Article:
Pictured: MP Gary Anandasangaree (left) presents note of appreciation to MFRC's Executive Director Josh Berman
On 2 February, Malvern Family Resource Center (MFRC) launched its #MalvernMade campaign to celebrate and recognise Malvern changemakers who have made a positive impact in the community. The event was attended by notable politicians and community leaders including Scarborough – Rouge Park MP Gary Anandasangaree and Deputy Mayor McKelvie.
Malvern, a neighborhood in the northeast of Toronto, is home to a primarily South Asian and Caribbean population. The MFRC serves over 7,500 community members across Malvern and Scarborough each year. The diverse programs offered by the community center cover a large section of the Tamil population residing in the region.
Executive Director of MFRC, Josh Berman, highlights some of these programs,
“Our children’s program supports young and school-aged children to get a great start. Our Malvern Urban Farm drives fresh food access, our Youth Hubs provide safe and welcoming spaces for young people to connect. Our newcomer programs engage and support new community members, and our Inclusion, Diversity, Equity, and Accessibility team delivers targeted programming that focuses on building more equitable and just communities.”
Two of the changemakers celebrated during last Friday’s event include Balasingham Arumugam and Thilaksion Kumariah.
Speaking before the assembly, Arumugam described himself as "a teacher, a community leader, an advocate for empathy, connection, and healthy aging”.
Pictured: Changemaker Balasingham Arumugam speaking at the #MalvernMade event.
Balasingham Arumugam, known as “Bala” in his community, reflected on his life journey, that spanned continents and defied odds.
Arumugam speaks about being a teacher in Sri Lanka and the privilege of passing on his knowledge and passion to young minds. He states that the educational landscape drastically changed in the 70s and 80s, as Sinhala majoritianism ascended. This would lead to multiple anti-Tamil pogroms including the 1983 pogrom, known as Black July, in which over 3,000 Tamils were killed.
It was in these moments that he chose to not just be a teacher, but also a community leader. For Arumugam, despite the unimaginable difficulties that came with the Sri Lankan civil war, his commitment to the Tamil community was and remains unwavering.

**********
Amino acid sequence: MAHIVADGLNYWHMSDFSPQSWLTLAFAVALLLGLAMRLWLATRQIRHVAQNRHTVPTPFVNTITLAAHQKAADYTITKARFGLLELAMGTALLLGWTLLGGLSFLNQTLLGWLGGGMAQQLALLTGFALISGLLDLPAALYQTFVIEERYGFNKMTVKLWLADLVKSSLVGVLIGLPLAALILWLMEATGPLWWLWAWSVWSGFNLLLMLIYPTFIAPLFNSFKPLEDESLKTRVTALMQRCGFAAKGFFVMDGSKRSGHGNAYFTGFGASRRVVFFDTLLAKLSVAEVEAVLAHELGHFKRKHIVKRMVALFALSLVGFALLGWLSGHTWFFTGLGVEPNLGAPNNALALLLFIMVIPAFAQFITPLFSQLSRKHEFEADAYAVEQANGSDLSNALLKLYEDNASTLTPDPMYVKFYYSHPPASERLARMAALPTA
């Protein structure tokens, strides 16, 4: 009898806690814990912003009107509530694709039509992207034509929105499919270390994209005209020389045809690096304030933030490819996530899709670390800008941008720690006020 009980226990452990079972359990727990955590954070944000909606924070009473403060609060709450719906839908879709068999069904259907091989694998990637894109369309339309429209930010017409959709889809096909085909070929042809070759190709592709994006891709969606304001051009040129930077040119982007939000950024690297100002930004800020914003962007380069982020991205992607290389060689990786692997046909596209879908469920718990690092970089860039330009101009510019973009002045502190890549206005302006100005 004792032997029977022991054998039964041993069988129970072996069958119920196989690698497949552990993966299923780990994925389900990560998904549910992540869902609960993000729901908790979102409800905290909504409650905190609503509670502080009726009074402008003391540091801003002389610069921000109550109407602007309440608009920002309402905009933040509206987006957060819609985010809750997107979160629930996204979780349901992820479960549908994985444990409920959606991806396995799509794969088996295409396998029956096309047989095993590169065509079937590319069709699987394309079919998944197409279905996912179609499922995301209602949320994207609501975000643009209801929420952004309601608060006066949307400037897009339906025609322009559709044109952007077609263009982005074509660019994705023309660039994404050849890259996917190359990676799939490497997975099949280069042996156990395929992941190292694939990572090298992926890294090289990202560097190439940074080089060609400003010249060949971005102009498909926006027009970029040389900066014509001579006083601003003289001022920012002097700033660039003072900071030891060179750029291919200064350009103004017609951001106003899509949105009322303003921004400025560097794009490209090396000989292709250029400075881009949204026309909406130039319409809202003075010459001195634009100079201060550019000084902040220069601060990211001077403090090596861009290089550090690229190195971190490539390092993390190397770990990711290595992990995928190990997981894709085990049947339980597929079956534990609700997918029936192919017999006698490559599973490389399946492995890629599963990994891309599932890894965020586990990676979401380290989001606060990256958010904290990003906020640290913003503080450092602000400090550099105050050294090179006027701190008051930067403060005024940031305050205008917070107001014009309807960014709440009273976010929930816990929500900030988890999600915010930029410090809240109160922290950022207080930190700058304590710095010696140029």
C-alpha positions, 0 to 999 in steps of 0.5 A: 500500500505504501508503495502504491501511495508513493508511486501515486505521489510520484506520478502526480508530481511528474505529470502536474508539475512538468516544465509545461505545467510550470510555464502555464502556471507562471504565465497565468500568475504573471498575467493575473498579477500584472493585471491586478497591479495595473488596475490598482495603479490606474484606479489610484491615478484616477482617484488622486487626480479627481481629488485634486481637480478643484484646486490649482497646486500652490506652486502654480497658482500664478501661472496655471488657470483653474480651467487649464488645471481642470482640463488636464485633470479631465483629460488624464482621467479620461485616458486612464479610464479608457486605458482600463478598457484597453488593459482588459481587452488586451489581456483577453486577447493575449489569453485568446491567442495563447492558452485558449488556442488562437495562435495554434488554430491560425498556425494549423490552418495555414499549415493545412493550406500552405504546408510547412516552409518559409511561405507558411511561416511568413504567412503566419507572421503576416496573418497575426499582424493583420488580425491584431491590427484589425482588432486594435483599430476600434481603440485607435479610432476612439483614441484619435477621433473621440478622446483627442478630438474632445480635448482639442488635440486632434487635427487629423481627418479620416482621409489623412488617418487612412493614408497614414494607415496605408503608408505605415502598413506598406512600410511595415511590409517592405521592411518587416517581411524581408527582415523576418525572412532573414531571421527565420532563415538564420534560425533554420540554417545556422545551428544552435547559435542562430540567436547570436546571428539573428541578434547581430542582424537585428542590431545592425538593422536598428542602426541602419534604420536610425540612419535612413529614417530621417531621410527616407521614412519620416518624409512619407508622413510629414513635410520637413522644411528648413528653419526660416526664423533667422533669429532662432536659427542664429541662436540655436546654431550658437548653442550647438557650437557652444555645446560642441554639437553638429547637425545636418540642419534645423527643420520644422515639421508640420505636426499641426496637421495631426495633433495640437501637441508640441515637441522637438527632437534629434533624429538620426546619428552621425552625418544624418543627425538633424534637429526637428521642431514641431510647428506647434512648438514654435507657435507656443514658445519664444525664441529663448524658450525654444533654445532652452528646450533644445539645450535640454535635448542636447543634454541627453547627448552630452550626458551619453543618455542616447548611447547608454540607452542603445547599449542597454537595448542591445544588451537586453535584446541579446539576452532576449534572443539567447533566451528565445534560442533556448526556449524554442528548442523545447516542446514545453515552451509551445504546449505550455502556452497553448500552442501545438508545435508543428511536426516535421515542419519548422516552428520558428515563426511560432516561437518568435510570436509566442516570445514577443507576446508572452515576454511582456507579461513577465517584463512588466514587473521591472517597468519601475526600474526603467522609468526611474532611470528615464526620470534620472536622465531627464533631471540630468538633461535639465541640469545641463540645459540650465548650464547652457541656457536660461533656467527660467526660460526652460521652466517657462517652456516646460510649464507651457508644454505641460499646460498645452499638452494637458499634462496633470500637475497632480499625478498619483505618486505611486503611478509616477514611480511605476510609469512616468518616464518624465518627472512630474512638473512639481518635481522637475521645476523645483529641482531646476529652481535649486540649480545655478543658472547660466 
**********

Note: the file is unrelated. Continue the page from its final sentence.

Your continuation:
In 2006 with the support of his son, he arrived in Canada, and settled in Scarborough. Upon his arrival, he quickly became aware of the pressing issues of isolation and mobility for the elderly population in Toronto.
Joining the MFRC senior program, Arumugam has been able to continue his community leadership in his new home. Today he actively contributes to MFRC, teaching programs that empower seniors.
In Thilaksion Kumariah's address he described Malvern as “a neighborhood with rich diversity, and its people, much like my family are bound by a common aspiration for a brighter future”.
Pictured: Changemaker Thilaksion Kumariah speaking at the #MalvernMade event
Thilaksion Kumariah is a 26-year-old community leader.
Settling in Malvern at the age of 5 with his mom and siblings, Thilaksion Kumariah speaks about the challenges of immigration. He states that despite the large Tamil diaspora in Canada, his family still felt isolated as they had to leave their community behind in Sri Lanka.
Kumariah states that his early years in Canada were ones of exploration and excitement and yet they were also marked by the challenges of adapting to a new country. However, he was able to turn obstacles into opportunities.
Discovering a passion for skateboarding, Kumariah led a nine-year advocacy effort to establish Malvern’s skate park.
He also recognised a strained relationship between the police and racialised members of the community. Working with MFRC, Kumariah was able to contribute to the implementation of body cameras.
Today, Thilaksion Kumariah works part-time at MFRC, as a proud Malvern changemaker he envisions a community promoting growth and self-expression.
Learn more about Malvern Family Resource Center here